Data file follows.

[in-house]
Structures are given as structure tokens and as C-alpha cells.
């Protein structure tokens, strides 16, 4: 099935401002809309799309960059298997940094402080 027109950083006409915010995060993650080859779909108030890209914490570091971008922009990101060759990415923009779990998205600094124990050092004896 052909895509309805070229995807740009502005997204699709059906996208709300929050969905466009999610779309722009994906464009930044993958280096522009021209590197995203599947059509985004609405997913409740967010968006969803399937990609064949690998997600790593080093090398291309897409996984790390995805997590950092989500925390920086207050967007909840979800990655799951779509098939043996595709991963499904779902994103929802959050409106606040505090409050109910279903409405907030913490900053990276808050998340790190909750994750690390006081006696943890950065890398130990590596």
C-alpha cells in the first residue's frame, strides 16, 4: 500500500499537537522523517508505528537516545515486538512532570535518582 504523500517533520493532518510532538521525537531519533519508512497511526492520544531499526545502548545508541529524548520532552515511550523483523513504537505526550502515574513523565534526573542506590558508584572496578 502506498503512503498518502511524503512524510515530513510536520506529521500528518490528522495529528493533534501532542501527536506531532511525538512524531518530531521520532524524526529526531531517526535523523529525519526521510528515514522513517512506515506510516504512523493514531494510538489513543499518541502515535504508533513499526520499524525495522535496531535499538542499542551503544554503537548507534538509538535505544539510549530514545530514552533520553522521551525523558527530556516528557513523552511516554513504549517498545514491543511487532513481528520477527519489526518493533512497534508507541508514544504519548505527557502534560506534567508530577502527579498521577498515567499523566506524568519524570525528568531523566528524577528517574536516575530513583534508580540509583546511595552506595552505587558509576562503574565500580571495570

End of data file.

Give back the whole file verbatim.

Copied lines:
[in-house]
Structures are given as structure tokens and as C-alpha cells.
């Protein structure tokens, strides 16, 4: 099935401002809309799309960059298997940094402080 027109950083006409915010995060993650080859779909108030890209914490570091971008922009990101060759990415923009779990998205600094124990050092004896 052909895509309805070229995807740009502005997204699709059906996208709300929050969905466009999610779309722009994906464009930044993958280096522009021209590197995203599947059509985004609405997913409740967010968006969803399937990609064949690998997600790593080093090398291309897409996984790390995805997590950092989500925390920086207050967007909840979800990655799951779509098939043996595709991963499904779902994103929802959050409106606040505090409050109910279903409405907030913490900053990276808050998340790190909750994750690390006081006696943890950065890398130990590596």
C-alpha cells in the first residue's frame, strides 16, 4: 500500500499537537522523517508505528537516545515486538512532570535518582 504523500517533520493532518510532538521525537531519533519508512497511526492520544531499526545502548545508541529524548520532552515511550523483523513504537505526550502515574513523565534526573542506590558508584572496578 502506498503512503498518502511524503512524510515530513510536520506529521500528518490528522495529528493533534501532542501527536506531532511525538512524531518530531521520532524524526529526531531517526535523523529525519526521510528515514522513517512506515506510516504512523493514531494510538489513543499518541502515535504508533513499526520499524525495522535496531535499538542499542551503544554503537548507534538509538535505544539510549530514545530514552533520553522521551525523558527530556516528557513523552511516554513504549517498545514491543511487532513481528520477527519489526518493533512497534508507541508514544504519548505527557502534560506534567508530577502527579498521577498515567499523566506524568519524570525528568531523566528524577528517574536516575530513583534508580540509583546511595552506595552505587558509576562503574565500580571495570